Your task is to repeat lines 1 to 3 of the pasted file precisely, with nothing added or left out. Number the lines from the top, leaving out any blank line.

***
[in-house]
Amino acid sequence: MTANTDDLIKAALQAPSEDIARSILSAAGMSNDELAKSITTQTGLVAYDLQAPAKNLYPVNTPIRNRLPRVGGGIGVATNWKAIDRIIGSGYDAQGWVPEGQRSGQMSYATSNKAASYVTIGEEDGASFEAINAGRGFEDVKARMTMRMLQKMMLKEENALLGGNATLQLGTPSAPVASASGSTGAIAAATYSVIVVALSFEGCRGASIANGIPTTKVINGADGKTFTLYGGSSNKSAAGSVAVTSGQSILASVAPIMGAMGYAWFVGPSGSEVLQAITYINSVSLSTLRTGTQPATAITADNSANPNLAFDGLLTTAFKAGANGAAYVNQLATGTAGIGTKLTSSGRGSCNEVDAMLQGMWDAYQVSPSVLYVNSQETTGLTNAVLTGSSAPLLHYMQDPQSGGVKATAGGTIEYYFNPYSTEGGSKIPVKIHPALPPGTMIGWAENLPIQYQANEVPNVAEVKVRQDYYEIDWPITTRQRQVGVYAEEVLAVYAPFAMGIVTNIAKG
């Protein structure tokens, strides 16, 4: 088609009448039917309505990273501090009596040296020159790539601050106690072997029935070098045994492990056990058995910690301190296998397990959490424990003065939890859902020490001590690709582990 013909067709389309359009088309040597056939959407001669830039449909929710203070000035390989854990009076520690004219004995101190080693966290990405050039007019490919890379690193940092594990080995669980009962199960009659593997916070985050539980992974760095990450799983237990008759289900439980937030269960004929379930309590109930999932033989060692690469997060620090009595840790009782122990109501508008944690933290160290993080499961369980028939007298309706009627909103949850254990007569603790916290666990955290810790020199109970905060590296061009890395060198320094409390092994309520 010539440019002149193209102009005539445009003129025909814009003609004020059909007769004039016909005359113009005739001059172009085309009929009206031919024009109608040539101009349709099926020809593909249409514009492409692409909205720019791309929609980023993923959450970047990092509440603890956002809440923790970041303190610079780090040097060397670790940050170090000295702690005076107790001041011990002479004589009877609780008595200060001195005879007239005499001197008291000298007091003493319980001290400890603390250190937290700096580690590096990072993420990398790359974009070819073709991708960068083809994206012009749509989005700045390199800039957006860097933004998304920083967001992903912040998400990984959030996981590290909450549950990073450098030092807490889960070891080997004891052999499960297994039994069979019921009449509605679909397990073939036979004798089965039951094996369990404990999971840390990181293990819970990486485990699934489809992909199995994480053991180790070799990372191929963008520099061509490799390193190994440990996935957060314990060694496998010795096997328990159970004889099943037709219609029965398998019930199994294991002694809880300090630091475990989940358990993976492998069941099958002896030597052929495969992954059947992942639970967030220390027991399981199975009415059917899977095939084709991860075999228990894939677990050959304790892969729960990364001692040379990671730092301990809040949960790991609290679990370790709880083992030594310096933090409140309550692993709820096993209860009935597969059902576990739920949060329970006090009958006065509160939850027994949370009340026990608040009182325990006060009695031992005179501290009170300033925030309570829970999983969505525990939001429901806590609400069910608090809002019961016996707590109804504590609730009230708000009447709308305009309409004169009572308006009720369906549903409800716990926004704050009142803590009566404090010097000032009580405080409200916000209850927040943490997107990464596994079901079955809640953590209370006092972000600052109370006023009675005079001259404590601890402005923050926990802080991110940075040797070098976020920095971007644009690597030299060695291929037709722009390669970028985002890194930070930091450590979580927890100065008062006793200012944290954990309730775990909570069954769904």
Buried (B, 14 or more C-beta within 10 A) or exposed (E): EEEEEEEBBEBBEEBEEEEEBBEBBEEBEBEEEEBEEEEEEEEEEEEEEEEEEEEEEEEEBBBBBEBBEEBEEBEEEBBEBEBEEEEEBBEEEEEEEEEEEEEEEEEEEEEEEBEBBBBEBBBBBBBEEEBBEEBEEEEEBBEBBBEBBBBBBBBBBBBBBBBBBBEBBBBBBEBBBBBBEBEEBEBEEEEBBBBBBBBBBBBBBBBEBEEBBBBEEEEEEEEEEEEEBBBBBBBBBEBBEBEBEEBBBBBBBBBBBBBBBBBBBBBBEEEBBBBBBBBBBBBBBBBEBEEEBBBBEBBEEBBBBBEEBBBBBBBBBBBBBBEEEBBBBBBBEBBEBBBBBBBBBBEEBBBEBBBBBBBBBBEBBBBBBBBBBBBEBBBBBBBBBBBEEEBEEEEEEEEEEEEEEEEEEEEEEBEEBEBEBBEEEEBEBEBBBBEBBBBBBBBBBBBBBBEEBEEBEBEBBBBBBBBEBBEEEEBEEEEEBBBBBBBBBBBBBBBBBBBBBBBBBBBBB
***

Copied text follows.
[in-house]
Amino acid sequence: MTANTDDLIKAALQAPSEDIARSILSAAGMSNDELAKSITTQTGLVAYDLQAPAKNLYPVNTPIRNRLPRVGGGIGVATNWKAIDRIIGSGYDAQGWVPEGQRSGQMSYATSNKAASYVTIGEEDGASFEAINAGRGFEDVKARMTMRMLQKMMLKEENALLGGNATLQLGTPSAPVASASGSTGAIAAATYSVIVVALSFEGCRGASIANGIPTTKVINGADGKTFTLYGGSSNKSAAGSVAVTSGQSILASVAPIMGAMGYAWFVGPSGSEVLQAITYINSVSLSTLRTGTQPATAITADNSANPNLAFDGLLTTAFKAGANGAAYVNQLATGTAGIGTKLTSSGRGSCNEVDAMLQGMWDAYQVSPSVLYVNSQETTGLTNAVLTGSSAPLLHYMQDPQSGGVKATAGGTIEYYFNPYSTEGGSKIPVKIHPALPPGTMIGWAENLPIQYQANEVPNVAEVKVRQDYYEIDWPITTRQRQVGVYAEEVLAVYAPFAMGIVTNIAKG
């Protein structure tokens, strides 16, 4: 088609009448039917309505990273501090009596040296020159790539601050106690072997029935070098045994492990056990058995910690301190296998397990959490424990003065939890859902020490001590690709582990 013909067709389309359009088309040597056939959407001669830039449909929710203070000035390989854990009076520690004219004995101190080693966290990405050039007019490919890379690193940092594990080995669980009962199960009659593997916070985050539980992974760095990450799983237990008759289900439980937030269960004929379930309590109930999932033989060692690469997060620090009595840790009782122990109501508008944690933290160290993080499961369980028939007298309706009627909103949850254990007569603790916290666990955290810790020199109970905060590296061009890395060198320094409390092994309520 010539440019002149193209102009005539445009003129025909814009003609004020059909007769004039016909005359113009005739001059172009085309009929009206031919024009109608040539101009349709099926020809593909249409514009492409692409909205720019791309929609980023993923959450970047990092509440603890956002809440923790970041303190610079780090040097060397670790940050170090000295702690005076107790001041011990002479004589009877609780008595200060001195005879007239005499001197008291000298007091003493319980001290400890603390250190937290700096580690590096990072993420990398790359974009070819073709991708960068083809994206012009749509989005700045390199800039957006860097933004998304920083967001992903912040998400990984959030996981590290909450549950990073450098030092807490889960070891080997004891052999499960297994039994069979019921009449509605679909397990073939036979004798089965039951094996369990404990999971840390990181293990819970990486485990699934489809992909199995994480053991180790070799990372191929963008520099061509490799390193190994440990996935957060314990060694496998010795096997328990159970004889099943037709219609029965398998019930199994294991002694809880300090630091475990989940358990993976492998069941099958002896030597052929495969992954059947992942639970967030220390027991399981199975009415059917899977095939084709991860075999228990894939677990050959304790892969729960990364001692040379990671730092301990809040949960790991609290679990370790709880083992030594310096933090409140309550692993709820096993209860009935597969059902576990739920949060329970006090009958006065509160939850027994949370009340026990608040009182325990006060009695031992005179501290009170300033925030309570829970999983969505525990939001429901806590609400069910608090809002019961016996707590109804504590609730009230708000009447709308305009309409004169009572308006009720369906549903409800716990926004704050009142803590009566404090010097000032009580405080409200916000209850927040943490997107990464596994079901079955809640953590209370006092972000600052109370006023009675005079001259404590601890402005923050926990802080991110940075040797070098976020920095971007644009690597030299060695291929037709722009390669970028985002890194930070930091450590979580927890100065008062006793200012944290954990309730775990909570069954769904």